Bistability, Synthetic Biology, and Antibiotic Treatment
Bistable switches are commonly observed in the regulation of critical processes such as cell cycles and differentiation. The switches possess two fundamental properties: memory and bimodality. Once switched ON, the switches can remember their ON state despite a drastic drop in stimulus levels. Furthermore, at intermediate stimulus levels with cellular noise, the switches can cause a population to exhibit bimodal distribution of cell states. Till date, experimental studies have focused primarily on cellular mechanisms that generate bistable switches and their impact on cellular dynamics.
Here, I study emergent bistability due to bacterial interactions with either synthetic gene circuits or antibiotics. A synthetic gene circuit is often engineered by considering the host cell as an invariable "chassis". Circuit activation, however, may modulate host physiology, which in turn can drastically impact circuit behavior. I illustrate this point by a simple circuit consisting of mutant T7 RNA polymerase (T7 RNAP*) that activates its own expression in bacterium Escherichia coli. Although activation by the T7 RNAP* is noncooperative, the circuit caused bistable gene expression. This counterintuitive observation can be explained by growth retardation caused by circuit activation, which resulted in nonlinear dilution of T7 RNAP* in individual bacteria. Predictions made by models accounting for such effects were verified by further experimental measurements. The results reveal a novel mechanism of generating bistability and underscore the need to account for host physiology modulation when engineering gene circuits.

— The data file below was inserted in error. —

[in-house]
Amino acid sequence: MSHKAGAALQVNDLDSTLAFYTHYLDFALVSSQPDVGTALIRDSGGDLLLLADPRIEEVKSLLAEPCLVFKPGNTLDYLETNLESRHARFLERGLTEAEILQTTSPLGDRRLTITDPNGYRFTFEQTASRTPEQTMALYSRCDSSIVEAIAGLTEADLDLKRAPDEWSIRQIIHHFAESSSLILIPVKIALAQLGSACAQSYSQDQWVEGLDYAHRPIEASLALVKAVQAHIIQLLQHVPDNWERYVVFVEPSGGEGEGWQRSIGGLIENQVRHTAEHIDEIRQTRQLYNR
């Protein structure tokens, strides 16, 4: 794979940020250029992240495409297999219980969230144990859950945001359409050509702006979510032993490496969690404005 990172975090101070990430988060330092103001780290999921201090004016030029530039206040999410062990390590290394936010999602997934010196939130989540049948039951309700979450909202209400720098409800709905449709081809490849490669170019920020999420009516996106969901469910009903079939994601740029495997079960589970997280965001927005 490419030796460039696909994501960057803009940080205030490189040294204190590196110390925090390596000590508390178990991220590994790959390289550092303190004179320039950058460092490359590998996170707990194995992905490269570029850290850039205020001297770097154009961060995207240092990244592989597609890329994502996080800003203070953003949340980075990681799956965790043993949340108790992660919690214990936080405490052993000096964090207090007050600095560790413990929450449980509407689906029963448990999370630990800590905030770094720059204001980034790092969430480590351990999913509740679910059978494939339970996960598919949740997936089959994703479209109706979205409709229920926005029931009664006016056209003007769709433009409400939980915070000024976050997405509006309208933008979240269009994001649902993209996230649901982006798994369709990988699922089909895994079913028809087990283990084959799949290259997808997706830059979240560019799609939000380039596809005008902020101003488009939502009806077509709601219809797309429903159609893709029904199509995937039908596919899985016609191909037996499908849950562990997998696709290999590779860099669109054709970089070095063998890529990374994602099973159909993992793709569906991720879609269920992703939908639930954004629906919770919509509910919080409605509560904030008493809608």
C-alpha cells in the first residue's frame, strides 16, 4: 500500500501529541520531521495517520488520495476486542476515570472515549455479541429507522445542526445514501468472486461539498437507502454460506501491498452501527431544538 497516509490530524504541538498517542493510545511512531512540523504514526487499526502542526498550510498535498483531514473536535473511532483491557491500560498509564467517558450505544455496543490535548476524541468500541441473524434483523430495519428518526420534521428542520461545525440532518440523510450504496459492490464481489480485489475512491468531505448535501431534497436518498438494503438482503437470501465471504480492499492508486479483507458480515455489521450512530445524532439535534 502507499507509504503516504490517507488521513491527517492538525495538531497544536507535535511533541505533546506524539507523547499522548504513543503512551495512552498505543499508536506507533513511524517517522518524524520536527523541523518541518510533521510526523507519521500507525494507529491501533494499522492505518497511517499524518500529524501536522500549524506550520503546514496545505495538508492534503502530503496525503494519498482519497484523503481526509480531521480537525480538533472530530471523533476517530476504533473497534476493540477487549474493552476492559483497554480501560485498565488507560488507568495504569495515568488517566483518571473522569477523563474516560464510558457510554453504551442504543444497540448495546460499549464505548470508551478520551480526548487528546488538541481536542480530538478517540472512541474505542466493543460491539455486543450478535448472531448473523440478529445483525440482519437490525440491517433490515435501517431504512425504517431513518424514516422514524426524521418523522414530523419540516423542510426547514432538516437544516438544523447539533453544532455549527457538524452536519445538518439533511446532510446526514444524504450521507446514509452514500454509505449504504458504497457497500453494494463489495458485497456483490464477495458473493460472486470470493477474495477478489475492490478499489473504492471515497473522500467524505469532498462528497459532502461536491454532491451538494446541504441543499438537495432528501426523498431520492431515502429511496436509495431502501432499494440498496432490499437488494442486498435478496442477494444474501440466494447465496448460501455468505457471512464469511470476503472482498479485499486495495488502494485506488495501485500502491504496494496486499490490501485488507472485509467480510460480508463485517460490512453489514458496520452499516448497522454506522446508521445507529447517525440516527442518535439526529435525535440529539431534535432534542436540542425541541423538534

In the context of antibiotic treatment, I investigate bistability as the underlying mechanism of inoculum effect. The inoculum effect refers to the decreasing efficacy of an antibiotic with increasing bacterial density. Despite its implication for the design of antibiotic treatment strategies, its mechanism remains poorly understood. Here I show that, for antibiotics that target the core replication machinery, the inoculum effect can be explained by bistable bacterial growth. My results suggest that a critical requirement for this bistability is sufficiently fast turnover of the core machinery induced by the antibiotic via the heat shock response. I further show that antibiotics that exhibit the inoculum effect can cause a "band-pass" response of bacterial growth on the frequency of antibiotic treatment, whereby the treatment efficacy drastically diminishes at intermediate frequencies. The results have implications on optimal design of antibiotic treatment.
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